SOC 1 vs SOC 2Published March 25, 2019 • 2 min read
System and Organization Controls (SOC) reports focus on system-level controls for service organizations or entity level controls for other organization. SOC 1 reports differ from SOC 2 reports in their use by the organization and their levels of detail.
More formally, the American Association of Certified Public Accounts (AICPA) refers to SOC 1 reports as “Report on Controls at a Service Organization Relevant to User Entities’ Internal Control over Financial Reporting (ICFR).” These reports focus on entity level controls, including data protection, over the corporation’s financial statement assertions for the purposes of meeting regulatory requirements over financial reporting. Publicly held companies must engage in SOC 1 reporting to meet Security and Exchange Commission (SEC) and fulfill Sarbanes-Oxley Act of 2002 (SOX) requirements.
Entities can engage in two types of SOC 1 reports. Type 1 reports review management’s description of the service organization’s system to determine the suitability of the control designs and provide assurance over whether they achieve the objectives. These reports are limited in that they focus on the description as of a specified date.
Type 2 reports incorporate the same information as Type 1 reports while also detailing the operating effectiveness of the controls in terms of the objectives. Moreover, they review and provide assurances over a specified period. Type 2 reports, therefore, provide more information over how well controls work as well as give insight into how well a service organization maintains their control effectiveness.
Officially, SOC 2 reports are called “Reporting on Controls at a Service Organization Relevant to Security, Availability, Processing Integrity, Confidentiality, or Privacy.” The reports provide assurance over organizationals oversight, vendor management, internal corporate governance and risk management, and regulatory oversight, more formally known as Trust Services Criteria (TSC). t. Service organizations provide these reports to stakeholders including but not limited to senior management, Boards of Directors, customers, regulators, business partners, and suppliers.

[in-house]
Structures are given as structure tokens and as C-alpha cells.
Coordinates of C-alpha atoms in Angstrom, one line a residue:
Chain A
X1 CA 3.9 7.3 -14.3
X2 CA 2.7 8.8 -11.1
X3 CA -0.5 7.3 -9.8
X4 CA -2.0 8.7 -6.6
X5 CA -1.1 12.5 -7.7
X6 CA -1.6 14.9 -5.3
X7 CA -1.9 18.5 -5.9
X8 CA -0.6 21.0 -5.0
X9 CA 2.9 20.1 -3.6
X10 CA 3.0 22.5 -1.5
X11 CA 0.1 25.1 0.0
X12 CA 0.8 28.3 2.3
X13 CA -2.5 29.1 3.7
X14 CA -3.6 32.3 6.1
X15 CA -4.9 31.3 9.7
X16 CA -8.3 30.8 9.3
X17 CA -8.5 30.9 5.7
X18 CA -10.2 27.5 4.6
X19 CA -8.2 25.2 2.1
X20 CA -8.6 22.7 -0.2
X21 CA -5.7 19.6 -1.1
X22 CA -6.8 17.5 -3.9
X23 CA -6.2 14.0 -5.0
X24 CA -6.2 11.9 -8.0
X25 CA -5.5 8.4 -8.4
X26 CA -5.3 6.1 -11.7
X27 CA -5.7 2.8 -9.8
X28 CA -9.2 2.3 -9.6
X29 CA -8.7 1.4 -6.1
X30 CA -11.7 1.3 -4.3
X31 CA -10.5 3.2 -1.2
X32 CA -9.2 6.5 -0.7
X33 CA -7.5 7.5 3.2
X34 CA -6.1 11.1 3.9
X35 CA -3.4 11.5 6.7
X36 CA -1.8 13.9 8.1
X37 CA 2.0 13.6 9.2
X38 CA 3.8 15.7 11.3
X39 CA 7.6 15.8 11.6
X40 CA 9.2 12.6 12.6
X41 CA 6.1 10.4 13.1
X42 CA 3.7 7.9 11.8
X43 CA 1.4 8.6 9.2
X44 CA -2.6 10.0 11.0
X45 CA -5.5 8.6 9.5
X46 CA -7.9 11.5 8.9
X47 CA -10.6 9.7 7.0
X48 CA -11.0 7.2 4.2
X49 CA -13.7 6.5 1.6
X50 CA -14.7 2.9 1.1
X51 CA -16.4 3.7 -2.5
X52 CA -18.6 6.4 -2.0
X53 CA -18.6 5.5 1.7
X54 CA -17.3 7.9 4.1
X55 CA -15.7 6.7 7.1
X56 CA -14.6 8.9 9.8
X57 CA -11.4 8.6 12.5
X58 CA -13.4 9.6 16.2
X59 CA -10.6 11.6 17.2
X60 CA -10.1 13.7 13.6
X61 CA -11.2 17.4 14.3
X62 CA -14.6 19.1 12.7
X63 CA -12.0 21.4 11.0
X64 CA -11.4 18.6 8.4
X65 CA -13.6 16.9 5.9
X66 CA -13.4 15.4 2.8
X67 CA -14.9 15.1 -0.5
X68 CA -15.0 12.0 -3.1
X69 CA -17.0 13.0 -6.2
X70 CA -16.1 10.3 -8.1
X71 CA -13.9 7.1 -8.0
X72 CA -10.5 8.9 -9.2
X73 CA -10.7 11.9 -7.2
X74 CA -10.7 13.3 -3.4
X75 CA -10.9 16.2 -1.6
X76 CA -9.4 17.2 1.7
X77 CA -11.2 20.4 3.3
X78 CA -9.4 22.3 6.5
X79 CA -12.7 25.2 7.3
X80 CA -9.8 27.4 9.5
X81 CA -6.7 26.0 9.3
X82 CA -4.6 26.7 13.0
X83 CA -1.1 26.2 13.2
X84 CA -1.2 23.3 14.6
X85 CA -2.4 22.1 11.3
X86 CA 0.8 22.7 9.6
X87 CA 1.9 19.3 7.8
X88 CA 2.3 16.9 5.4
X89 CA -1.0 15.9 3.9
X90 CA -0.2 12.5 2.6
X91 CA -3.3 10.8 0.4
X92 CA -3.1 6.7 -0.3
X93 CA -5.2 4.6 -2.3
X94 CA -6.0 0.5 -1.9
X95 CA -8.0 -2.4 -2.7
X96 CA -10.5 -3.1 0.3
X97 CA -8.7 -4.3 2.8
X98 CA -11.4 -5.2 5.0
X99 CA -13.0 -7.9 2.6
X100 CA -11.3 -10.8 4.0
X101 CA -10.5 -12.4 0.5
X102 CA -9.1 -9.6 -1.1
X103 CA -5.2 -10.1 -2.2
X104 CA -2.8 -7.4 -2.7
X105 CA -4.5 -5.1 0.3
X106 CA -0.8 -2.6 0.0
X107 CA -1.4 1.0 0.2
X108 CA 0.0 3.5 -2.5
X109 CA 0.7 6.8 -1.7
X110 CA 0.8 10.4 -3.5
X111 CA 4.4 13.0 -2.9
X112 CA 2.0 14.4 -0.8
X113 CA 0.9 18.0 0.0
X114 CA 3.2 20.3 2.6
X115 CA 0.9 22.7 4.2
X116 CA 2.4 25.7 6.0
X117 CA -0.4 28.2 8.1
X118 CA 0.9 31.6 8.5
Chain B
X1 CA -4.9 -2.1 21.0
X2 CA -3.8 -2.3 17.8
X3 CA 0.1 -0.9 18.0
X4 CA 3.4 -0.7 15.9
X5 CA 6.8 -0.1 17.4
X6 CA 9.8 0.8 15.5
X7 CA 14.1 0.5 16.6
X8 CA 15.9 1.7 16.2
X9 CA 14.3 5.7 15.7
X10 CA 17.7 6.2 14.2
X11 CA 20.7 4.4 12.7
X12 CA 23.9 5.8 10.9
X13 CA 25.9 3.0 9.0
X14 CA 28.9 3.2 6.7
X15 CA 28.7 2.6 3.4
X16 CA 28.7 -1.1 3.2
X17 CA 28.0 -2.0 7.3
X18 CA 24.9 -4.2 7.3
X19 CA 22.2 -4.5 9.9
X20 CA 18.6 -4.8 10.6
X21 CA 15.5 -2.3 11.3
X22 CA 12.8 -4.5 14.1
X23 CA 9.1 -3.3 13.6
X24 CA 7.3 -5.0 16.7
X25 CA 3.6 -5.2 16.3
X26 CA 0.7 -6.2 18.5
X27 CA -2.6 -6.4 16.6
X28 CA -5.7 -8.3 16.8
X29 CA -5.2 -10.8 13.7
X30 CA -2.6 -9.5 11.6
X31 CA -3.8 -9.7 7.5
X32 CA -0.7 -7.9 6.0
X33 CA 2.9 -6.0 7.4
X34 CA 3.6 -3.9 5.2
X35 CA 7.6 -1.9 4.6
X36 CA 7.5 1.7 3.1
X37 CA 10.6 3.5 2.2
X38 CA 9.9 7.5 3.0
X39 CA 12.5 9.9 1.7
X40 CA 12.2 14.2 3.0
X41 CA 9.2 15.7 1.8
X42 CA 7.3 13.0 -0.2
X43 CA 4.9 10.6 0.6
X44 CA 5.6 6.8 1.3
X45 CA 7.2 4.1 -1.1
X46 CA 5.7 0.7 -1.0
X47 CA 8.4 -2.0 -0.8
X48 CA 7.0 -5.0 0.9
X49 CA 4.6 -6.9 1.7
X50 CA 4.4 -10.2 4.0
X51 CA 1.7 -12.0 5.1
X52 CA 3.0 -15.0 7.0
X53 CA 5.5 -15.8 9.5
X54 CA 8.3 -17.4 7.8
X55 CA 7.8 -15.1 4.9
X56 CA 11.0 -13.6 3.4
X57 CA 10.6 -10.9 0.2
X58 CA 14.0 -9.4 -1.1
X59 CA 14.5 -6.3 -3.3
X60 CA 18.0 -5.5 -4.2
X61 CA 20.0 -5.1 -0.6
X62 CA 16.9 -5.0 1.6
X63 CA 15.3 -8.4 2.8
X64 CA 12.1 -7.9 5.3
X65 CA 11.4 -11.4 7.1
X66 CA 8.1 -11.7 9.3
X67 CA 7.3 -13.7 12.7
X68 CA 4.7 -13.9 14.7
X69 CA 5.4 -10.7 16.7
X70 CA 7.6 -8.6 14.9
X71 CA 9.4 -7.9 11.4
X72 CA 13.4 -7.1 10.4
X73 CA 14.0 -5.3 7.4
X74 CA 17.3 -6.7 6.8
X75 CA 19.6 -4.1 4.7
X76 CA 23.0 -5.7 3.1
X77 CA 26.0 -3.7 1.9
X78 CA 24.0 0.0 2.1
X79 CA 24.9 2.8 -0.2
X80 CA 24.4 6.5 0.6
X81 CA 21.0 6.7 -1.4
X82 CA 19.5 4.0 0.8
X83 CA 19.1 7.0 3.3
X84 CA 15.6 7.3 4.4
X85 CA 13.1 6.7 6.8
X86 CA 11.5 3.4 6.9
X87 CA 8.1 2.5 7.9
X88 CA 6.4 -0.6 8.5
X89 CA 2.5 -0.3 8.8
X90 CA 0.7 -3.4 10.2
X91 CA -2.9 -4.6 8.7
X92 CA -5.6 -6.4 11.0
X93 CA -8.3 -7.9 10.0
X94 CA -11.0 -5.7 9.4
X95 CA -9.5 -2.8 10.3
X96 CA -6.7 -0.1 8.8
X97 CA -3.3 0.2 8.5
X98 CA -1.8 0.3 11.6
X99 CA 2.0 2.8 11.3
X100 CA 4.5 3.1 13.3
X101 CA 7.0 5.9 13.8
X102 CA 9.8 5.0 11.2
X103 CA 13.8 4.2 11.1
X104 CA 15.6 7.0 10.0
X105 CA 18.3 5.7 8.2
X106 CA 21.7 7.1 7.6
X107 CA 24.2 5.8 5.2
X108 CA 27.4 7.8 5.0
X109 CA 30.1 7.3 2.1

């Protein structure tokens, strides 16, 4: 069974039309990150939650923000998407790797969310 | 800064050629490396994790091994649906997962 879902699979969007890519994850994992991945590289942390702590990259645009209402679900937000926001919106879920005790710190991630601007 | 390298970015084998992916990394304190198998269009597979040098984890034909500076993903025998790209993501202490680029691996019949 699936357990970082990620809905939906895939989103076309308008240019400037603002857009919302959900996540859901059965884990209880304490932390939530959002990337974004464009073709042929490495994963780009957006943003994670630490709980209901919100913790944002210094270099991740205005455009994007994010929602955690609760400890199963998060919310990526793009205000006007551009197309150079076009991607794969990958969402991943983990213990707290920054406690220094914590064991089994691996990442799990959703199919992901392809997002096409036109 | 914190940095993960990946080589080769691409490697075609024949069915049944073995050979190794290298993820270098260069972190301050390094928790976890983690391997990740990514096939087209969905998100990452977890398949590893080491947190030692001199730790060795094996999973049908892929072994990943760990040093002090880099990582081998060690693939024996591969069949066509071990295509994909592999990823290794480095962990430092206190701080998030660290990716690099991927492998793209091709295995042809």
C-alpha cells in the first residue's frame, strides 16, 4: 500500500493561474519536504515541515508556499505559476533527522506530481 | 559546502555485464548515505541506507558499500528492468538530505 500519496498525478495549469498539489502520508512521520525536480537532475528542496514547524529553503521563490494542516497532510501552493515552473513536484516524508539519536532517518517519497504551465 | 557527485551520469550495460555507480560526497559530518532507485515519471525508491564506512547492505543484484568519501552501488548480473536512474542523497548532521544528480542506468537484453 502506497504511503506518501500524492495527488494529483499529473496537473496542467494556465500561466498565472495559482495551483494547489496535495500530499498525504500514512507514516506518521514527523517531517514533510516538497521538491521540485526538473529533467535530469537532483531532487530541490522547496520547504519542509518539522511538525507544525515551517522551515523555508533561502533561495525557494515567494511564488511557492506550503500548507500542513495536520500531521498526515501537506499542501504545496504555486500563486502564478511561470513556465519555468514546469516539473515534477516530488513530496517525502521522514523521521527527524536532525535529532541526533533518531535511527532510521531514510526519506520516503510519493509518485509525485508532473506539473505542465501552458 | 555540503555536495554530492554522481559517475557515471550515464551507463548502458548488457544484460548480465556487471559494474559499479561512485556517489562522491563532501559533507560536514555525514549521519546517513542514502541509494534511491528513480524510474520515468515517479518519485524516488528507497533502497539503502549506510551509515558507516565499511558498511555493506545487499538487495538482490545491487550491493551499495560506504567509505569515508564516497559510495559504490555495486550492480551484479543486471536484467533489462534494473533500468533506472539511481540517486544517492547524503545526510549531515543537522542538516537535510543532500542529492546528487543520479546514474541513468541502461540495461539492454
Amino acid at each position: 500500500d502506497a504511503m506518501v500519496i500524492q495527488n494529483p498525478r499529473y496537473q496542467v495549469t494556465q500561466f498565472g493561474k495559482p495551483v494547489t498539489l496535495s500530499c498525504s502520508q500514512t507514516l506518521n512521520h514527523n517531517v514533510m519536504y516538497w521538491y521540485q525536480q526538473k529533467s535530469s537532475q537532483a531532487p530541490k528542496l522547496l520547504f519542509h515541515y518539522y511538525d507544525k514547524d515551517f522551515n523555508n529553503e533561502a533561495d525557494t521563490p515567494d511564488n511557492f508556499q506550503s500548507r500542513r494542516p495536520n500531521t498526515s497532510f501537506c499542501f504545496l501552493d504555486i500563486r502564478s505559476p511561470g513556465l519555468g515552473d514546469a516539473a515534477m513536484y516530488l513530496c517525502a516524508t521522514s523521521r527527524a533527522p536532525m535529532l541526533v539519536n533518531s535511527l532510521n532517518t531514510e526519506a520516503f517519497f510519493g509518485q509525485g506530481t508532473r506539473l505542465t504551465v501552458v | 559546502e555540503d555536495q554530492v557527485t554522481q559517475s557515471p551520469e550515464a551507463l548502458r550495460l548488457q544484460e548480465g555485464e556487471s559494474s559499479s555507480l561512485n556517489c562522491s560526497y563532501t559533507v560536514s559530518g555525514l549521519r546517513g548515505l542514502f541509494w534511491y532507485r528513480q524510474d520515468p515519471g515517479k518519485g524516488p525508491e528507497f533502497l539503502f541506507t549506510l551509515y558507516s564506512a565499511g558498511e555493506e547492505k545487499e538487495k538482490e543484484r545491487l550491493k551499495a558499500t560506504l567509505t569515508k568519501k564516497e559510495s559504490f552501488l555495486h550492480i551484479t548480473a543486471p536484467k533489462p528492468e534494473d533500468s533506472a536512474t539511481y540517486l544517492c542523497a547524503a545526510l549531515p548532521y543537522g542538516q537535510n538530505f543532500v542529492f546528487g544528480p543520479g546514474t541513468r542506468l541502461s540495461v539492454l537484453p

SOC 2 reports also come in two different types. Type 1 reports focus on management’s description of the services organization’s system and suitability of the design controls. Type 2 reports use that same information and also incorporate the controls’ operating effectiveness.
The AICPA also released additional SOC 2 reports that address additional subject matters and criteria. In collaboration with the Cloud Security Alliance (CSA), the AICPA established an assessment of cloud providers known as the CSA Security Trust and Assurance Registry (STAR) Attestation. The “SOC 2 Report with the Criteria in the Cloud Security Alliance (CSA) Cloud Controls Matrix (CCM)” guides auditors reporting on the design and operating effectiveness of internal controls aligned to traditional SOC 2 reports while also incorporating the criteria of the CSA CCM.
A second additional subject matter report focuses on controls specific to organizations who must comply with the Health Insurance Portability and Accountability Act (HIPAA). The AICPA collaborated with HITRUST to incorporate the HITRUST Common Security Framework (CSF) and map those criteria the the TSC.
Finally, a third asset to reference for running SOC audits is our ultimate SOC 2 guide.